Victor-Andres Cruz feels that he has lived two different lives.

Rather than make an album that reflects one of the two, Cruz attempted to capture both. In his EP Alusión, Cruz makes music that represents his unsettling move at the age of 12 from Colombia to the United States. The album’s seven tracks, three of which are in Spanish and four of which are in English, mix the musical experiences of his Colombian childhood with those of his New England adult life. The album features an unusual mix of folkloric influences and modern indie-folk through which Cruz, who calls his solo project Vic and the Crux, expresses the dichotomy between the two halves of his life.

The album opens with “La Vereda”, a song that creates the environment in which the singer spins his tales. The track opens with a single acoustic guitar, which is soon joined by layer upon layer, a thick quilt, of ethereal electric and acoustic guitars played in a variety of rhythms. The listener hears chords sporadically strum on some guitars, and a single note repeated over and over on others, together distorting the sense of time.

And the guitars are amplified with a variety of textures. Some sound so crisp and clean it’s as if they’re being strummed while held against your ear. Others echo and disperse, a sonorous bubble bath. This plethora of sounds with no perceivable rhythm creates a soundscape like those heard on Bon Iver’s For Emma, Forever Ago. The crisper guitars produce silvan images of pine needles and spruce trees, while the more ambient sounds create the sensation of floating above it all on a cloud.

But the entrance of the rhythm section and vocals in “La Vereda” creates a new setting entirely, one more reminiscent of Cruz’ Latin roots. Cruz’ voice enters first, and it is surprisingly clear and unadulterated relative to the effect-laden guitars. The first sign of his Latin roots is superficial – the Spanish lyrics. But the deeper influences are soon made evident by the drums and bass.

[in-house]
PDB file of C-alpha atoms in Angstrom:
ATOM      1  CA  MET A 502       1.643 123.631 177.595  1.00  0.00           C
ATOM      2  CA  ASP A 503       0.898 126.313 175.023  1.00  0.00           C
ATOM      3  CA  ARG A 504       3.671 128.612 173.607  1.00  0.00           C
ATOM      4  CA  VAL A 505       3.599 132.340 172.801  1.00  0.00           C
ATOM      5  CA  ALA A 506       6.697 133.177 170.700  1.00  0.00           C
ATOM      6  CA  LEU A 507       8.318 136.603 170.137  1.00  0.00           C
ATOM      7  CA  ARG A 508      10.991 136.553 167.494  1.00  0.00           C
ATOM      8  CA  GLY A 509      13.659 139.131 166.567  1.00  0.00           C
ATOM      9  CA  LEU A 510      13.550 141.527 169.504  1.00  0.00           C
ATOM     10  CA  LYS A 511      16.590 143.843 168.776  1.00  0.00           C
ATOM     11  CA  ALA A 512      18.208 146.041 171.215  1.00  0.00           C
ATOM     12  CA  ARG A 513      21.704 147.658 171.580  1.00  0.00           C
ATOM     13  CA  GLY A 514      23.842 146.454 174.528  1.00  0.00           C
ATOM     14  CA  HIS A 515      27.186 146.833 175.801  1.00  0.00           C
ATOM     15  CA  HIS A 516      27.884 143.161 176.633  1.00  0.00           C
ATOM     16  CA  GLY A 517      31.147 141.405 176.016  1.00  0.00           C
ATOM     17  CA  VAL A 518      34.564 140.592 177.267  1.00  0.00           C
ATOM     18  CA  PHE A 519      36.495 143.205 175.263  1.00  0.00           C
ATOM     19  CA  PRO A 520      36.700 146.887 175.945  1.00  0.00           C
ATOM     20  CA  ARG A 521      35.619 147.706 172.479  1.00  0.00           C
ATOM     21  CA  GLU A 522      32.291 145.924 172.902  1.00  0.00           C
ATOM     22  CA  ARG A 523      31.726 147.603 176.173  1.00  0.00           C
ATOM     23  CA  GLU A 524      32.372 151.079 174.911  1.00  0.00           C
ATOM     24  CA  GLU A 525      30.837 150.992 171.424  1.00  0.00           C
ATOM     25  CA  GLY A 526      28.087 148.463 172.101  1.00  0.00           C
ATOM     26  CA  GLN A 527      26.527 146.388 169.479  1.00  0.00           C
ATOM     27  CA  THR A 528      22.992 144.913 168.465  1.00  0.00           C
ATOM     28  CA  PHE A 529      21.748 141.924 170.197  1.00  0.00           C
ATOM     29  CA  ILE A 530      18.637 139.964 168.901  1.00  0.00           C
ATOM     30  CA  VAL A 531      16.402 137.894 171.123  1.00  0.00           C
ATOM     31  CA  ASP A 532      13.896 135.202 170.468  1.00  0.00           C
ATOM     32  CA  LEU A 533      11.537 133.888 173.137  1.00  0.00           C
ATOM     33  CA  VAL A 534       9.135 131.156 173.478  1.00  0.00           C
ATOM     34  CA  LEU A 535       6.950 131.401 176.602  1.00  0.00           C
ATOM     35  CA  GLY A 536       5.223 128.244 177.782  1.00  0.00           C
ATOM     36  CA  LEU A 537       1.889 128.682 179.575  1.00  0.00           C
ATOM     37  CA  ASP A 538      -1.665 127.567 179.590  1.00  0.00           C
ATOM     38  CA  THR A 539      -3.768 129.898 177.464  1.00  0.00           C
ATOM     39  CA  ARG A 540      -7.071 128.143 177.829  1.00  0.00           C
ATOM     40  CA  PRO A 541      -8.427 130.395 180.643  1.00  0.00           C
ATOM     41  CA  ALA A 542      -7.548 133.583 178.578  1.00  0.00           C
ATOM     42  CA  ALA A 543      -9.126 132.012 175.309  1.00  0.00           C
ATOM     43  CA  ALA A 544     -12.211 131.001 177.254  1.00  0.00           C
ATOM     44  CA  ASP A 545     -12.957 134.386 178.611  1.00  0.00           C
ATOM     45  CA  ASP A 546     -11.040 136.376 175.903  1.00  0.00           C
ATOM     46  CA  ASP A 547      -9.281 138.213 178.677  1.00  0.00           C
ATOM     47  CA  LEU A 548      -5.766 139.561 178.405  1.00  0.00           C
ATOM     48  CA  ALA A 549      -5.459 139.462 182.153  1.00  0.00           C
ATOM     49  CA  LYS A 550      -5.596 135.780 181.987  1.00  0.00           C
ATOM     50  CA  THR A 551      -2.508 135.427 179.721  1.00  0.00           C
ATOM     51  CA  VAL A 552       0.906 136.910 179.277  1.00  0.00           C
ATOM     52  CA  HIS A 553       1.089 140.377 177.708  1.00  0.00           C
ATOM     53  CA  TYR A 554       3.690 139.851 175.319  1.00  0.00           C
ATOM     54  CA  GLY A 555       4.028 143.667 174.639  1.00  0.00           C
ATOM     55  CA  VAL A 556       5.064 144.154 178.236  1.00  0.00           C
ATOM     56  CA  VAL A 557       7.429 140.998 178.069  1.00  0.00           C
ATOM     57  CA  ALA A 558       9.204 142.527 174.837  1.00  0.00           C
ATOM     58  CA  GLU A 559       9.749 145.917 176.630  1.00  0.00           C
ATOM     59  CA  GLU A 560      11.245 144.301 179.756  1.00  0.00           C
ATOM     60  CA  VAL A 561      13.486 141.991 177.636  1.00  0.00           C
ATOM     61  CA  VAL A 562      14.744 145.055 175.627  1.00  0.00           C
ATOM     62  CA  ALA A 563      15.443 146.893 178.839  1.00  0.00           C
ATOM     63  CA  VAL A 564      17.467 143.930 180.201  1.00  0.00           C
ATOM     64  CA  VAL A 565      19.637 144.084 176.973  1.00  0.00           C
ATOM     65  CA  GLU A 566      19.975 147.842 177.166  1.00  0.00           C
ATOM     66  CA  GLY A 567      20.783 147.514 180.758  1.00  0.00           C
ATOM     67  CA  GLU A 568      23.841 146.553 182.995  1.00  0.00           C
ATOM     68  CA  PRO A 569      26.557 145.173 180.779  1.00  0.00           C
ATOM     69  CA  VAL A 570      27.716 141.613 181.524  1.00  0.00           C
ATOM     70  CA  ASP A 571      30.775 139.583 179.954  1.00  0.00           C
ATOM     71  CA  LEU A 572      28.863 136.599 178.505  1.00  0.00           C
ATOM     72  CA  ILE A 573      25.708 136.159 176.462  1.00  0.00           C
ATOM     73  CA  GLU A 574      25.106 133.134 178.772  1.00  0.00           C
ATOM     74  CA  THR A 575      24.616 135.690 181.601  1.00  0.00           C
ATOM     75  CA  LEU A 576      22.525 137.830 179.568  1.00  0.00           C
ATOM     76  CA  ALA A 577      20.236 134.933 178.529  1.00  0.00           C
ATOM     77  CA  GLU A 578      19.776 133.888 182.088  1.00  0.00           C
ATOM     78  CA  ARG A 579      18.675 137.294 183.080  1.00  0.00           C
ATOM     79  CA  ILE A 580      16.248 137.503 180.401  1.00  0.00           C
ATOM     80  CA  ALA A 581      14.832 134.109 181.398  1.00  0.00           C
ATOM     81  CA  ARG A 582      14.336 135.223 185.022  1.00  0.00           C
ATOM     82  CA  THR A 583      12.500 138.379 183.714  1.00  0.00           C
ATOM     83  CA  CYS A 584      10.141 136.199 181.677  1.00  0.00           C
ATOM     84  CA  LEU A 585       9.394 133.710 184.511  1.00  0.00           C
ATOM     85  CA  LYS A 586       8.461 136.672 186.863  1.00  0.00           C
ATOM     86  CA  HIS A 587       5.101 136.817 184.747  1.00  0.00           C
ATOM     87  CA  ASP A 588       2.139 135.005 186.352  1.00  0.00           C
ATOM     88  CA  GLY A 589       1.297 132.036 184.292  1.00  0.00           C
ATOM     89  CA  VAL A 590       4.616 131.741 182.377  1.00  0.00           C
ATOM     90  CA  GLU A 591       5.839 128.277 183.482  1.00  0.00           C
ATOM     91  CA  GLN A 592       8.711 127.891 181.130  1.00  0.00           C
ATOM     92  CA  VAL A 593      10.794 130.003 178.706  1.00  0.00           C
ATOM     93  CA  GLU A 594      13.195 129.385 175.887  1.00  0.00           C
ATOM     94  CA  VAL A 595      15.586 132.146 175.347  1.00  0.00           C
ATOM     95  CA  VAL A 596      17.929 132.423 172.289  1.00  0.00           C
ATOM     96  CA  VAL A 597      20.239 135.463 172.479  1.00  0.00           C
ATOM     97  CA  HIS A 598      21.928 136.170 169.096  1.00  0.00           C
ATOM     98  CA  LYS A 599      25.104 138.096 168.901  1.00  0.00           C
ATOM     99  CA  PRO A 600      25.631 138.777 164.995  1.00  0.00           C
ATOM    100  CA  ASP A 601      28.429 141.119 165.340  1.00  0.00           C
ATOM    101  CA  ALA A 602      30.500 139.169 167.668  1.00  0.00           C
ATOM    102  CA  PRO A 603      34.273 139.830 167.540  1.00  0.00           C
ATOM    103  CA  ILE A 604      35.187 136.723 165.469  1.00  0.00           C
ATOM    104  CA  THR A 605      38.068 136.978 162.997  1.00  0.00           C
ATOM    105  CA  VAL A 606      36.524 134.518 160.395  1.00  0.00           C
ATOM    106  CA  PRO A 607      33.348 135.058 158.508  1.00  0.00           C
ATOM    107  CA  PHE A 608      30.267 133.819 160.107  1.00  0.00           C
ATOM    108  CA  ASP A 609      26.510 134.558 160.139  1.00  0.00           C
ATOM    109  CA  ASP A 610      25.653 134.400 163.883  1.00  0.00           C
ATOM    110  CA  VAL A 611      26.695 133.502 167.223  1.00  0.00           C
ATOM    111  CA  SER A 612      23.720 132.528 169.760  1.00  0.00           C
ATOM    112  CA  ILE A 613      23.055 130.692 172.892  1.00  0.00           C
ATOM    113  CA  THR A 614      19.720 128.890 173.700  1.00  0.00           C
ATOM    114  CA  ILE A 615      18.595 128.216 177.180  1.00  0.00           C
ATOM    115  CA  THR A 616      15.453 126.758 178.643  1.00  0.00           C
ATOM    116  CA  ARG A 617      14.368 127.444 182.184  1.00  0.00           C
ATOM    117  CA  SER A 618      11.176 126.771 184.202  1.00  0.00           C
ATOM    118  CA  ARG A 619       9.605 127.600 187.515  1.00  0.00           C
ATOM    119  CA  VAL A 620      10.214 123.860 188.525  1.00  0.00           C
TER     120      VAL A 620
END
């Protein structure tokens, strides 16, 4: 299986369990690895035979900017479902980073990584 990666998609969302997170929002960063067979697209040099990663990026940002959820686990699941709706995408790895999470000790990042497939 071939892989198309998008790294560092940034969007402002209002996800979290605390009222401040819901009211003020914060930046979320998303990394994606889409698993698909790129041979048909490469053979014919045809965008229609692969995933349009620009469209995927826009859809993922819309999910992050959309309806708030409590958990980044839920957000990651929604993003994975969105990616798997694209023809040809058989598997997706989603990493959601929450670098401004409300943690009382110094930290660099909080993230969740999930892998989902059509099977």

A sharp percussive beat emphasizes the second beat and the off-beat of the second beat, while the bass emphasizes beats three and one. This rhythm suggests a dance-like quality that adds an intensity to a song that otherwise feels like a ballad. The percussion and bass express similar dichotomies throughout the album, such as in “Till The Time Ends,” creating the impression that multiple opinions are being expressed at the same time. The combination of dance and ballad is also repeated throughout the album, such as in the song “Dreaming.”

The melodies in the album are distinctly folk, specifically in that they don’t follow expected patterns. The contours of the melodies are unpredictable and the vocal rhythms often ignore those of the rhythm section, giving the listener the sense that the singer and the band are two distinct entities.

But the melodies are atypical for stories in that they lack the conventional climaxes, the ups and downs. They are often slow and drawn out, longing and yearning, but unsure of their direction, contrasting with the more confident rhythm section. The melodies don’t carry you in the same way the instrumental sections do, and their lack of resolve can be unsatisfying at times. The lyrics reinforce this sentiment of uncertainty. “Dreaming” begins with the singer following a trail: “I walk through the meadow/I follow the dusty path/I hear your call,” but ends lost: “I dance with your shadow/I’m dreaming alone.” 

Each song on the album embraces all sorts of contradictions. But the album as whole doesn’t contradict itself, as one voice takes the listener on an honest musical journey that sounds worth following.

Album Review: Vic and the Crux- Alusión
  • Impressive and tastefully layered guitars
  • Unique mix of Latin and indie folk
  • Earnest presentation
  • Melodies don’t vary enough
  • Individual melodies lack an interesting structure
6.9Overall Score

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